Art and life
“The frothy golden ball” is how the Viennese lovingly refer to the gilt laurel leaf dome which crowns one of the best-known Art Nouveau buildings there is. In the late 19th century Joseph Maria Olbrich designed the snow-white structure as an exhibition building for the Vienna Secession group of artists, whose founding president he was. Located in a prominent position on Wienzeile and directly next to Naschmarkt, the exhibition venue is even today one of the first attractions tourists to Vienna like to visit. And the building is also something special for those who have the good fortune to actually live in the Austrian capital. The atmosphere in the Secession Building is calm and bright, with natural daylight pouring into the white exhibition space through long wall openings. Olbrich gave light a decisive role in the architecture and created spaces in which people and the works are happy to linger.
In order for visitors to the building to be able to experience the pleasant feeling of immersing themselves in a gentle lighting ambience, a modern approach was needed for the artificial lighting in the evening and on dark winter days. As part of the general refurbishment of the Secession Building, Vienna-based architect Adolf Krischanitz and Zumtobel developed a new lighting concept. “Tecton slim tunableWhite” is the name of the new lighting solution, which delivers even brightness by means of LED luminaires in the form of an illuminated ceiling. In terms of its color temperature, the ceiling can be adapted such that the impression is of natural daylight. It is as if the main exhibition space, a textbook white cube, has a skylight.
The gallery too shines in a new light: In the long space with vaulted ceilings Zumtobel mounted “Linaria tunableWhite” LED light lines in tracks on the crest of the vaults. The slender luminaires illuminate the wall-mounted exhibits perfectly. Furthermore, by virtue of being mounted on the ceiling they emphasize the alignment of the long exhibition space and accompany visitors through the exhibition. And if stronger lighting is needed for particular works, “Arcos tunableWhite” LED spotlights can be simply clicked into the tracks.
Ode an die Freude
The museum’s gem is in the basement, Gustav Klimt’s “Beethoven Frieze,” a 34-meter mural dating from 1902 that is devoted to the composer Ludwig van Beethoven’s last completed symphony. Anyone who has ever been to an exhibition space knows how crucial the right lighting is for the impact a work makes. In the case of Klimt all the more so, because even if the immense frieze has a dramatic effect in itself, it is only through the incidence of light that the fine details, shining gold and silver sections, glass buttons, and small mirrored panels fully come into their own. “Tecton slim tunableWhite” LED luminaires by Zumtobel gently illuminate the ceiling of the high room, while “Supersystem II” LED spotlights immerse the “Beethoven Frieze” in direct light. The mixture of diffuse lighting and clear highlights creates a three-dimensional effect for Gustav Klimt’s series of pictures. Unwanted reflections and flickering are not an issue with Zumtobel luminaires, and this accentuates the work all the more.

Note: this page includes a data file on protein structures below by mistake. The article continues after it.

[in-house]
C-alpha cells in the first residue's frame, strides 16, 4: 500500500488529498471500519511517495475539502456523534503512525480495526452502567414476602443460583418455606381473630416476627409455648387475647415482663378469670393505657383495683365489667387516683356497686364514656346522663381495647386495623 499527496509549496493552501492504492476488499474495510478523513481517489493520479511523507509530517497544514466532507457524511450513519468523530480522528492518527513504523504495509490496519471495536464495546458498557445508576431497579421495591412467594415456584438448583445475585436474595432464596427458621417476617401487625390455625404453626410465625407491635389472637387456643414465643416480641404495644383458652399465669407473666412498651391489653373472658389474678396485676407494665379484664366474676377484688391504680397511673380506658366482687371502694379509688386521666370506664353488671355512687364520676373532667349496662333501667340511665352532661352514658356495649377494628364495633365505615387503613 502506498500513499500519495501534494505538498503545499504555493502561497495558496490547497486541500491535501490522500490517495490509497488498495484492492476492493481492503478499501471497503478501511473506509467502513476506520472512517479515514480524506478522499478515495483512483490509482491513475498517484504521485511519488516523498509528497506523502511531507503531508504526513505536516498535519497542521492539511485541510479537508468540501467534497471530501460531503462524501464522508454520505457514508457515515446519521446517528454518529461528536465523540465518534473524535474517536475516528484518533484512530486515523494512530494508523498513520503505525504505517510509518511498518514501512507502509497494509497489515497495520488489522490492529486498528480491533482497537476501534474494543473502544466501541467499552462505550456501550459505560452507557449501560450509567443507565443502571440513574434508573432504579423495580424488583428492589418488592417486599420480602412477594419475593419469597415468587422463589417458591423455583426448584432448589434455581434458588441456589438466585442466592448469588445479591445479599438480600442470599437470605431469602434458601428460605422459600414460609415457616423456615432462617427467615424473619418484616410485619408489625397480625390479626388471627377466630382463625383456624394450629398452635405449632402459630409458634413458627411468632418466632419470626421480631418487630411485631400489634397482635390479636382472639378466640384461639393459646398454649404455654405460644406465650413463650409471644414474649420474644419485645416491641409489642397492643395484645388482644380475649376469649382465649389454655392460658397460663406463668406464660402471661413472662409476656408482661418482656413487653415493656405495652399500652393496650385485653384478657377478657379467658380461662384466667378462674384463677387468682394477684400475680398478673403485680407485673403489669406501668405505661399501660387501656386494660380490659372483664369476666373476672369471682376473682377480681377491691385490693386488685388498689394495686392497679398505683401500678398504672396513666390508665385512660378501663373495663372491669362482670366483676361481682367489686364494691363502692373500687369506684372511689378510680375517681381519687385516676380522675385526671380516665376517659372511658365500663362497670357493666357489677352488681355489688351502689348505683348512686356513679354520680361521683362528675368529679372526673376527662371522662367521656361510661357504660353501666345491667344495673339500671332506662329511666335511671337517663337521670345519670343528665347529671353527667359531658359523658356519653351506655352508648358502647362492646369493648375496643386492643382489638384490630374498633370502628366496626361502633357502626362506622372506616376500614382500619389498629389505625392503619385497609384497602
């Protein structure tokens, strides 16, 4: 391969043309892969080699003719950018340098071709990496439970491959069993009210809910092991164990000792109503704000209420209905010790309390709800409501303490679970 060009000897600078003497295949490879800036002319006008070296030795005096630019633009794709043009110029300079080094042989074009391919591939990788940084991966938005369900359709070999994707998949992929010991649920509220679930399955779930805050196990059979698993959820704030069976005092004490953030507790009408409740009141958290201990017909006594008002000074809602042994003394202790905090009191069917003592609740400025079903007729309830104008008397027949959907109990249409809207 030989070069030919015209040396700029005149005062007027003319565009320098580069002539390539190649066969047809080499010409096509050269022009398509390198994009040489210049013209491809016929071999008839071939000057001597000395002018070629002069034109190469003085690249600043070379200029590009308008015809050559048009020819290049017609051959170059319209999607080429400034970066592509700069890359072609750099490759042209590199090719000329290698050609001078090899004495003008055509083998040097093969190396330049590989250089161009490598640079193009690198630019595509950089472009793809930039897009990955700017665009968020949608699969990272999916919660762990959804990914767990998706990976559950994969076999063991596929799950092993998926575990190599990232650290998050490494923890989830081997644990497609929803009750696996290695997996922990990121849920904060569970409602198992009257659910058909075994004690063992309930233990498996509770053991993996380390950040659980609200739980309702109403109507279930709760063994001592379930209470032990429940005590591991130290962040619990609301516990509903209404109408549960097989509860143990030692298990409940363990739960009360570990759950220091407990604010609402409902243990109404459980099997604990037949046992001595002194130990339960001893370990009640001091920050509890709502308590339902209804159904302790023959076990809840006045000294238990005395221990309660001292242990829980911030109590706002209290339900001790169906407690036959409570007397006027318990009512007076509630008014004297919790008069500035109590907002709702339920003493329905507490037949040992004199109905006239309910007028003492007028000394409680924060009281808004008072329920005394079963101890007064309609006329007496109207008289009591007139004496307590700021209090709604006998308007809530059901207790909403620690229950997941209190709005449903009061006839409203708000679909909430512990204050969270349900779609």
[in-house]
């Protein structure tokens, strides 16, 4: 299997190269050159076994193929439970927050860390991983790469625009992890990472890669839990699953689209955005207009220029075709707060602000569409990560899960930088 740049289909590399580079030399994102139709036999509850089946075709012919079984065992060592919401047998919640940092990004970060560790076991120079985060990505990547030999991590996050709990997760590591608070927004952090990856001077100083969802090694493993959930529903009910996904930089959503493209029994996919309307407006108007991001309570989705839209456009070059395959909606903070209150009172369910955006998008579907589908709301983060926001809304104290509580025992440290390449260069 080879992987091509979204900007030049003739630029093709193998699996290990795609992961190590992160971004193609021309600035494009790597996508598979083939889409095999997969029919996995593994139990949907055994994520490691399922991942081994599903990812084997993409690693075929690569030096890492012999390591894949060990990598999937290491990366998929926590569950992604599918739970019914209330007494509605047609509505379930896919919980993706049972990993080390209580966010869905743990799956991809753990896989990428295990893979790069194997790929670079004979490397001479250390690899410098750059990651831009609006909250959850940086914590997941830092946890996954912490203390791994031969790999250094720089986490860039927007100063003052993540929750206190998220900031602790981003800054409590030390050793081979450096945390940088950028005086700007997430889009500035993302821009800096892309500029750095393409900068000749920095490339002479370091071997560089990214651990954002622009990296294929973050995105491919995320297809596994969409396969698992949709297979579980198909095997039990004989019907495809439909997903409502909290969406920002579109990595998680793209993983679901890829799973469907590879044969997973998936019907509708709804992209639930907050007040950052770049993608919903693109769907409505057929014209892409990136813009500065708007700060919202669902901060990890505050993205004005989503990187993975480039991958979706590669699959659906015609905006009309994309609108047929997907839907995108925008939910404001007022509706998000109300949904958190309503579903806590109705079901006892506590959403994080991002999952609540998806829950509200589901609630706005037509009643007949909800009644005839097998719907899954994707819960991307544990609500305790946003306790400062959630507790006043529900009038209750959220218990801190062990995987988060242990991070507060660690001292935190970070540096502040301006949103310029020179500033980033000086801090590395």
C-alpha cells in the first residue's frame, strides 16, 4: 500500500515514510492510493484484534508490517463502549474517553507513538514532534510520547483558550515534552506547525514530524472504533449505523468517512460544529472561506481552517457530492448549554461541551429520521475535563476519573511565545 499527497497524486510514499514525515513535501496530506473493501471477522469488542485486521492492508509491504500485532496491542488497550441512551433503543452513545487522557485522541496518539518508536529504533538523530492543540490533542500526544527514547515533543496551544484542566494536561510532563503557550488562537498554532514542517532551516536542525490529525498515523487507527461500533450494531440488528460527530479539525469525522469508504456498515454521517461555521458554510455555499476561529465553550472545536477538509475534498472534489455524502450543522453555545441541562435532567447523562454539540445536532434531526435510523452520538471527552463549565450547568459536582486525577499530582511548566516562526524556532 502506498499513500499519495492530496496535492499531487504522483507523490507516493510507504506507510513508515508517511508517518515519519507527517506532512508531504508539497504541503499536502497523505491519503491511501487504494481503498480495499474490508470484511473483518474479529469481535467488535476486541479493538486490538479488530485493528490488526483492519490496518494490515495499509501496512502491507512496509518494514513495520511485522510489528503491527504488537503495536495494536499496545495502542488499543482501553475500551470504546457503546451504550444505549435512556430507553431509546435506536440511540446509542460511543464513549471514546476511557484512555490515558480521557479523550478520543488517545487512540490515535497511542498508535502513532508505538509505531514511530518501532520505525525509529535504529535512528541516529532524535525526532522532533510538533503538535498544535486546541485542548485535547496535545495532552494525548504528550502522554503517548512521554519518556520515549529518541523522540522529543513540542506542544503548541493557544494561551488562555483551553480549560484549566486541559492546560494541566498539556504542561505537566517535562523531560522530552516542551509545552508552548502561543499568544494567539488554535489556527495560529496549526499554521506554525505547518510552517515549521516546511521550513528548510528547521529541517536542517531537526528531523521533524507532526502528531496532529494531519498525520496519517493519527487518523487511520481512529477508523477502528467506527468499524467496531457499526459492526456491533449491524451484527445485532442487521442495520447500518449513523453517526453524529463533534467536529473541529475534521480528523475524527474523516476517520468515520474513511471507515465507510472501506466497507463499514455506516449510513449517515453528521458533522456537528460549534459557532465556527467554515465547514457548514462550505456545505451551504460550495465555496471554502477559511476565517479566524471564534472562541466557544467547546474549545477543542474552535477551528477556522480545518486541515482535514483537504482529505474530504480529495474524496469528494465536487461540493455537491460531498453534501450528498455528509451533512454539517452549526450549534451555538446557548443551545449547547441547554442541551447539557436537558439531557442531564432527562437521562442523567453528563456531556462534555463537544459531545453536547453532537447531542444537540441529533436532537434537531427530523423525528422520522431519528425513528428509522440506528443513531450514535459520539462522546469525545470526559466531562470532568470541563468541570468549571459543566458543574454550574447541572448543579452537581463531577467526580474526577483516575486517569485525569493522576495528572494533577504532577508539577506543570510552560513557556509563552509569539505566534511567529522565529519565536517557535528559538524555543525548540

The museum shop at the end of the journey of discovery through the exhibition space, which measures a good 1,000 square meters, is illuminated by “Alva” pendant luminaires, which the architects Hermann Czech and Adolf Krischanitz developed together for Zumtobel. The glass spheres deliver indirect, soft illumination, while integrated LED downlights project fine accents. All the lighting effects, from diffuse to direct, can be controlled independently of one another. The “Alva” luminaire is part of Zumtobel’s “the editions” special collection, an annual selection of customized, limited-edition luminaires. With it, Zumtobel underscores its close collaboration with architects and light planners.
In this way Zumtobel has, with sensitivity and flexibility, created in the Secession Building individual lighting solutions that underscore the famous motto of the Viennese artists’ association, “To every age its art, to every art its freedom,” which bids farewell from the building’s portal.